In general, Jews in Arab countries living under Islamic rule, were treated as dhimmis, barely tolerated second class citizens, often obliged to pay a tithe, or tax, called a jizya, to remain in the country. In some places, they were allowed limited religious, educational, and business, opportunities, but in other places, they were denied civil and human rights; suffered legal discrimination; had property taken, and were deprived of citizenship.

In the 20th century, both before and after the creation of Israel, in a number of Arab countries Jews were threatened — physically, economically, and socially. Jews there experienced riots, mass arrests, confiscation of property, economic boycotts, and limits on employment in many occupations. They also endured limits on admission to colleges, and on personal movement, as well as pogroms which occurred in Libya, Syria, Morocco, and especially Iraq, where in the space of two days in June 1941, in Baghdad, a pogrom, known as the Farhud, took place: under the pro-Nazi regime of Rashid Ali al-Gaylani, 179 Jews were murdered and 600 injured by rioters.

In Libya, in 1945, rioters in Tripoli killed more than 140 Jews. A number of other Arab countries saw Jews murdered, kidnapped, and in general encounter discrimination, expulsion, and exclusion from citizenship.

The Arab League countries decided to take away the citizenship of their Jews. Iraq deprived its Jews of their citizenship in 1950, and of their property in 1951. Egypt and Libya issued laws that “Zionists” were not nationals. They disregarded Jews having lived in those countries for more than a thousand years before the birth of Muhammad in 570, and the emergence of Islam in the 7th century.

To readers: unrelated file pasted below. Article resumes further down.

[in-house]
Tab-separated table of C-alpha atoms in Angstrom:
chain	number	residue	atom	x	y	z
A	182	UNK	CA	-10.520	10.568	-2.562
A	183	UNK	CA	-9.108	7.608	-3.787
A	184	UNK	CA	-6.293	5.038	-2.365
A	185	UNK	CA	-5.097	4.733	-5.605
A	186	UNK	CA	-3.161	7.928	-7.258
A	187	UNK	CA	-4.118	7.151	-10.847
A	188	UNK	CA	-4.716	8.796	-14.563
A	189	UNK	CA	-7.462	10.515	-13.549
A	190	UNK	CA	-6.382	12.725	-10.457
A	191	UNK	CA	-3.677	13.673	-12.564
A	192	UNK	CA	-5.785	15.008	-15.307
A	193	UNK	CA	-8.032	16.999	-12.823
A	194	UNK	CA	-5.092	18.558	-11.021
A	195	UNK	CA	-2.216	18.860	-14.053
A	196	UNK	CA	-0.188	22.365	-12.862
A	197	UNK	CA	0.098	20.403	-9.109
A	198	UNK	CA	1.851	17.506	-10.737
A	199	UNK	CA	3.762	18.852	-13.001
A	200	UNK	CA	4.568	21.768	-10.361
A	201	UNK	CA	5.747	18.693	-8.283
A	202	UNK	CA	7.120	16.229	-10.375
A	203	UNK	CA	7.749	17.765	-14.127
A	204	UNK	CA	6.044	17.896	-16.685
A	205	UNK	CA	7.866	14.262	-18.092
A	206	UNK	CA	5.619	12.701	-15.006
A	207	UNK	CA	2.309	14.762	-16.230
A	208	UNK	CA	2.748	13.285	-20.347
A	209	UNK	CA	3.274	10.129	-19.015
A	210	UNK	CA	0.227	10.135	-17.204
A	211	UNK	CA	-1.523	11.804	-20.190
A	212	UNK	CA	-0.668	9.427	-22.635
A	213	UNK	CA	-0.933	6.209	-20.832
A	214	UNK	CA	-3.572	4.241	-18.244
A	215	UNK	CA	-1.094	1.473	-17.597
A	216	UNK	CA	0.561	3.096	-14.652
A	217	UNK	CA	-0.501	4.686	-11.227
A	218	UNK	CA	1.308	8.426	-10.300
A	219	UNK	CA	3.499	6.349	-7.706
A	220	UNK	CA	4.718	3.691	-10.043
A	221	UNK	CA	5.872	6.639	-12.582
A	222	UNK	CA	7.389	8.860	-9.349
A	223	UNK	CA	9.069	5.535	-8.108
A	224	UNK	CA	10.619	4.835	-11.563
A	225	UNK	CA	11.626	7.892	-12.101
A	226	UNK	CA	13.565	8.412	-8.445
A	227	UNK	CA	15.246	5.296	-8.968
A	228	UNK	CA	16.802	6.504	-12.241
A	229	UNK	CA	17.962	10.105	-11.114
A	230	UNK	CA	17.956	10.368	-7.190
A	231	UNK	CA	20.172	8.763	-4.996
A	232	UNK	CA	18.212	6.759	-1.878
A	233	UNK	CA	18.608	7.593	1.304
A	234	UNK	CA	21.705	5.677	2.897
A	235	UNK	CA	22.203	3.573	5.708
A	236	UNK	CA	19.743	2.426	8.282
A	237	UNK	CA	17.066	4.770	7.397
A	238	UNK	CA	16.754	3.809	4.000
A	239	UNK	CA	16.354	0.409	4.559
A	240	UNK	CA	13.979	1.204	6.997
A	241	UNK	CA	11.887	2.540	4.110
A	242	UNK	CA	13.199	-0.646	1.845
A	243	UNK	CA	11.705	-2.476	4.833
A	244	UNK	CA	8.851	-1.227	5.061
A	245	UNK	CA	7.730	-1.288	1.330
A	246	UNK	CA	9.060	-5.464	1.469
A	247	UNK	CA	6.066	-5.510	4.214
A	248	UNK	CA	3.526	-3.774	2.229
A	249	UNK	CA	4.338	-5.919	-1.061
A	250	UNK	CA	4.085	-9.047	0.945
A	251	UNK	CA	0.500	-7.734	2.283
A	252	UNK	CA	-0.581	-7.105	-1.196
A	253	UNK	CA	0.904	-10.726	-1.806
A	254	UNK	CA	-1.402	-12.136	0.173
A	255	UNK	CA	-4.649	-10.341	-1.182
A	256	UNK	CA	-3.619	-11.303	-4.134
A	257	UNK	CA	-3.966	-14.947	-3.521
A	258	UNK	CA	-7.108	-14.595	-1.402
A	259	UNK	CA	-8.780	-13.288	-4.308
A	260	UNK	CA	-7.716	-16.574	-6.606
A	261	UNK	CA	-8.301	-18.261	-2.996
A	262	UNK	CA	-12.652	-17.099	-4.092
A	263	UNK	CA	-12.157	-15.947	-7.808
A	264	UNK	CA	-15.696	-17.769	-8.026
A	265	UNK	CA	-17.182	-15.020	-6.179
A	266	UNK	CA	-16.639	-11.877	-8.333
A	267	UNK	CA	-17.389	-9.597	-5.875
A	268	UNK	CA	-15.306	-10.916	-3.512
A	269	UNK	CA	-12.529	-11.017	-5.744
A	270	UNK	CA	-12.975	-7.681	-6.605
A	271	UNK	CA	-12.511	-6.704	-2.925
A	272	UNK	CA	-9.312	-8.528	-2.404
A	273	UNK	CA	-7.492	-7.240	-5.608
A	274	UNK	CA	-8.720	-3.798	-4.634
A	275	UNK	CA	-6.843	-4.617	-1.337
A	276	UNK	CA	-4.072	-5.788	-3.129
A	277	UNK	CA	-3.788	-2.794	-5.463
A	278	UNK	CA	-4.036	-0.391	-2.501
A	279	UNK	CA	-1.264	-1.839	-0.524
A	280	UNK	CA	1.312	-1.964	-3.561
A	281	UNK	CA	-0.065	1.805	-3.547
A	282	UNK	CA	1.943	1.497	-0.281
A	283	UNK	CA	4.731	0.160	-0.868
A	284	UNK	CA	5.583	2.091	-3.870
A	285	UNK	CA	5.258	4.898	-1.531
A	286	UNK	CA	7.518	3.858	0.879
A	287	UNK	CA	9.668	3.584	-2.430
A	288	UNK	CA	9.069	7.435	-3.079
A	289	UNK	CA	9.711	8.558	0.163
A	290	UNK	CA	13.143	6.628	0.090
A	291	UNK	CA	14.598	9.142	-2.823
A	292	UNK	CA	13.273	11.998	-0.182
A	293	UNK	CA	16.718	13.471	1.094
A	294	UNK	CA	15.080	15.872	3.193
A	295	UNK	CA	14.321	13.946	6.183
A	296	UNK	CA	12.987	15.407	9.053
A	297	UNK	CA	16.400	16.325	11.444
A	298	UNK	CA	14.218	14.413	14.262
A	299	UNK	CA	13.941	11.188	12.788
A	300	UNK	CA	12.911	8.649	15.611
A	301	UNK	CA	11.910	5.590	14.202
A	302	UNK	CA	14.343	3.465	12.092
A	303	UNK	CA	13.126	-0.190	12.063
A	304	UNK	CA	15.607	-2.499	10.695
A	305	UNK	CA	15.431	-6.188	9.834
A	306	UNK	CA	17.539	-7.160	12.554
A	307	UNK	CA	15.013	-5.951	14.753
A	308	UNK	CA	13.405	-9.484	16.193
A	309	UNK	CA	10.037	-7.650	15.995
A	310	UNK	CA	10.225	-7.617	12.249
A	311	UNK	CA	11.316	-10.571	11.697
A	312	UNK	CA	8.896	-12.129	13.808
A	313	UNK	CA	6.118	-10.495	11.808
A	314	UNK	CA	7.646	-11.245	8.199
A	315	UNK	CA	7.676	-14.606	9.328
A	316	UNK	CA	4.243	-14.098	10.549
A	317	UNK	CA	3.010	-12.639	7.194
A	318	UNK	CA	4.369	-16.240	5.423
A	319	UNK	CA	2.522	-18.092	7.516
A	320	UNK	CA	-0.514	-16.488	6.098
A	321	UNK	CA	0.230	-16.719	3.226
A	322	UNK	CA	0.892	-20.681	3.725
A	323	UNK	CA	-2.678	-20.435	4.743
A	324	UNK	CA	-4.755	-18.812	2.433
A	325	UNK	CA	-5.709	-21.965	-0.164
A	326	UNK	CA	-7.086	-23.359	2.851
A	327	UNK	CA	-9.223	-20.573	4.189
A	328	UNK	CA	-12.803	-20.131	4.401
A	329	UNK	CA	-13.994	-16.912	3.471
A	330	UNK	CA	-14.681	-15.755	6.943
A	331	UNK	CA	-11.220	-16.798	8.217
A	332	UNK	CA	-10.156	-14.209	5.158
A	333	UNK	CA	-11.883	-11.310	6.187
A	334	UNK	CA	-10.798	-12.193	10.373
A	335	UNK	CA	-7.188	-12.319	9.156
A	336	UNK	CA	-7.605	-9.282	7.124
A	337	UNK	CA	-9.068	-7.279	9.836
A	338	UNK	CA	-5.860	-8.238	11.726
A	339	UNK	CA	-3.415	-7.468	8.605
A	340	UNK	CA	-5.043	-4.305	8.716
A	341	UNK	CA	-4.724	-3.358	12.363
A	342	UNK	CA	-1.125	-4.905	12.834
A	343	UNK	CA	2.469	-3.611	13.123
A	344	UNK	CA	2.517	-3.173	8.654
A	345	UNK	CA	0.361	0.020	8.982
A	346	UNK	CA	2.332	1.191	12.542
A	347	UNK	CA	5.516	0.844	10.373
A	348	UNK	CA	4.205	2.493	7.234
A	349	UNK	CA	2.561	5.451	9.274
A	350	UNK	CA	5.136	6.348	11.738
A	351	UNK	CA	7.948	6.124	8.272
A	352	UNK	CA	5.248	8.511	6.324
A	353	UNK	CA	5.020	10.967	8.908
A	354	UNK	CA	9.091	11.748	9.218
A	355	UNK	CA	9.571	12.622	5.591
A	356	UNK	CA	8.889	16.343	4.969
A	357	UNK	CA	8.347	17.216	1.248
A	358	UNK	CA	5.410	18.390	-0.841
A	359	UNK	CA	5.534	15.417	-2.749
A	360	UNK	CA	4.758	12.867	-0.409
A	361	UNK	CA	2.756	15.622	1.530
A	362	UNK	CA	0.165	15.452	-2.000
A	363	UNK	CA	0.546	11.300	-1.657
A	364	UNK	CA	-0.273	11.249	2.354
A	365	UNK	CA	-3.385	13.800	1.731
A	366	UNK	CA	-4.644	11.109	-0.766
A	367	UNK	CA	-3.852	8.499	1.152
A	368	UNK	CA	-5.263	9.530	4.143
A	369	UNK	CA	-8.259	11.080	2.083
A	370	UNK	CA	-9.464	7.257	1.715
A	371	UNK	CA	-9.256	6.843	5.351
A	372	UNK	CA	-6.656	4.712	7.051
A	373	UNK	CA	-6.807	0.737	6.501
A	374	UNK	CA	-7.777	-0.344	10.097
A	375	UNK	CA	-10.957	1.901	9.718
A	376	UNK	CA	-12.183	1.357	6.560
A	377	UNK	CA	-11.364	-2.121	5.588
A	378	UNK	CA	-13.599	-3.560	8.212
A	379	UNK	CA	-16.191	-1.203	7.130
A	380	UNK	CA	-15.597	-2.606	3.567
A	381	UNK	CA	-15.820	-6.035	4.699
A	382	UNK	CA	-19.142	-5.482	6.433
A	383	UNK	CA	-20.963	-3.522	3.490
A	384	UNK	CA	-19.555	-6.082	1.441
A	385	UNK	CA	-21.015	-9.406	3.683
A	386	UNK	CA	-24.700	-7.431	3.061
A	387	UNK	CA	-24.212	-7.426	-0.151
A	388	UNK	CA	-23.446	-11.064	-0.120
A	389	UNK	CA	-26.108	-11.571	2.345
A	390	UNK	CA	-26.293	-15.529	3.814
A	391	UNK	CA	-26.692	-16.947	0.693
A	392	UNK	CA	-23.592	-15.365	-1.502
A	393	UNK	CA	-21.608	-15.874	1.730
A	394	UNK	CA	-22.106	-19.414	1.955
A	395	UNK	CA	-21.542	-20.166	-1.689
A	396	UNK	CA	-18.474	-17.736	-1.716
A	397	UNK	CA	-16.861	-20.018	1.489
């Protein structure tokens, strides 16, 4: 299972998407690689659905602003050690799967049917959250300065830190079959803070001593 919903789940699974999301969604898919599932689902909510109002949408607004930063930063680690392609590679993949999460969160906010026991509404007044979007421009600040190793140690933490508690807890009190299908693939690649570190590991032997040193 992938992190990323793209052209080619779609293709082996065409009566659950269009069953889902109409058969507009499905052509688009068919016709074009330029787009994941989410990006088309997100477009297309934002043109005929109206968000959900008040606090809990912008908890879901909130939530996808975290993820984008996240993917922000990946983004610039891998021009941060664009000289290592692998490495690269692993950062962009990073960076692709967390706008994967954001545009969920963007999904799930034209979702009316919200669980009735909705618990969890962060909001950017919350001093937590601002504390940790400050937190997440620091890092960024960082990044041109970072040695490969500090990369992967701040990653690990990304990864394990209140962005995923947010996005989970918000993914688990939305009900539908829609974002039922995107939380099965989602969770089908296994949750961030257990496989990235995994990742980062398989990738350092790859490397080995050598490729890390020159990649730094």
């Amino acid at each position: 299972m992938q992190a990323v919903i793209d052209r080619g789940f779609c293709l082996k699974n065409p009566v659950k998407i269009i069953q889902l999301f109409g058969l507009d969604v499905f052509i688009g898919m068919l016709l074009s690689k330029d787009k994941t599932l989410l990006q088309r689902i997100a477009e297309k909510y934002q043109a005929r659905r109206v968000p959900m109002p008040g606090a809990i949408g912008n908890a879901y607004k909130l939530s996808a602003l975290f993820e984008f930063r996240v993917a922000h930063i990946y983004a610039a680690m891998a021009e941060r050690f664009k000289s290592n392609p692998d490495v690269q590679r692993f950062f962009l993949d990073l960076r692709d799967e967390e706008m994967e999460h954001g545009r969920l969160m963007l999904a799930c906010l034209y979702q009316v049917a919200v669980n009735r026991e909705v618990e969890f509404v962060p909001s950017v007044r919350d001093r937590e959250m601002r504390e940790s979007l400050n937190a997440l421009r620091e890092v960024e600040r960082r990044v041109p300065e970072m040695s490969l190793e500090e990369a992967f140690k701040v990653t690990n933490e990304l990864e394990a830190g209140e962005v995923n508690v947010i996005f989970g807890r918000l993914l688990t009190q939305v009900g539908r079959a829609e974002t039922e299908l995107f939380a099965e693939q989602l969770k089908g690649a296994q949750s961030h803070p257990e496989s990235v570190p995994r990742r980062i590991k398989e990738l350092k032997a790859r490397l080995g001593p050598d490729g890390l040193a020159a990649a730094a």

With the creation of Israel in 1948, Jews in Arab and Islamic Middle East countries experienced spoliation, organized discrimination, violence, attacks and pogroms.

About the Author: Michael Curtis is Distinguished Professor Emeritus of Political Science at Rutgers University, and author of the forthcoming book, Should Israel Exist? A sovereign nation under assault by the international community.


If you don't see your comment after publishing it, refresh the page.

Our comments section is intended for meaningful responses and debates in a civilized manner. We ask that you respect the fact that we are a religious Jewish website and avoid inappropriate language at all cost.

If you promote any foreign religions, gods or messiahs, lies about Israel, anti-Semitism, or advocate violence (except against terrorists), your permission to comment may be revoked.

No Responses to “The Unbearable Silence about the Jewish Refugees”

Comments are closed.

SocialTwist Tell-a-Friend

Current Top Story
Chaye Zissel Braun Grave
Funeral for Chaye Zisel Braun [photos]
Latest Indepth Stories
Keeping-Jerusalem

Judea and Samaria (Yesha) have been governed by the IDF and not officially under Israeli sovereignty


n past decades, Oman has struck a diplomatic balance between Saudi Arabia, the West, and Iran.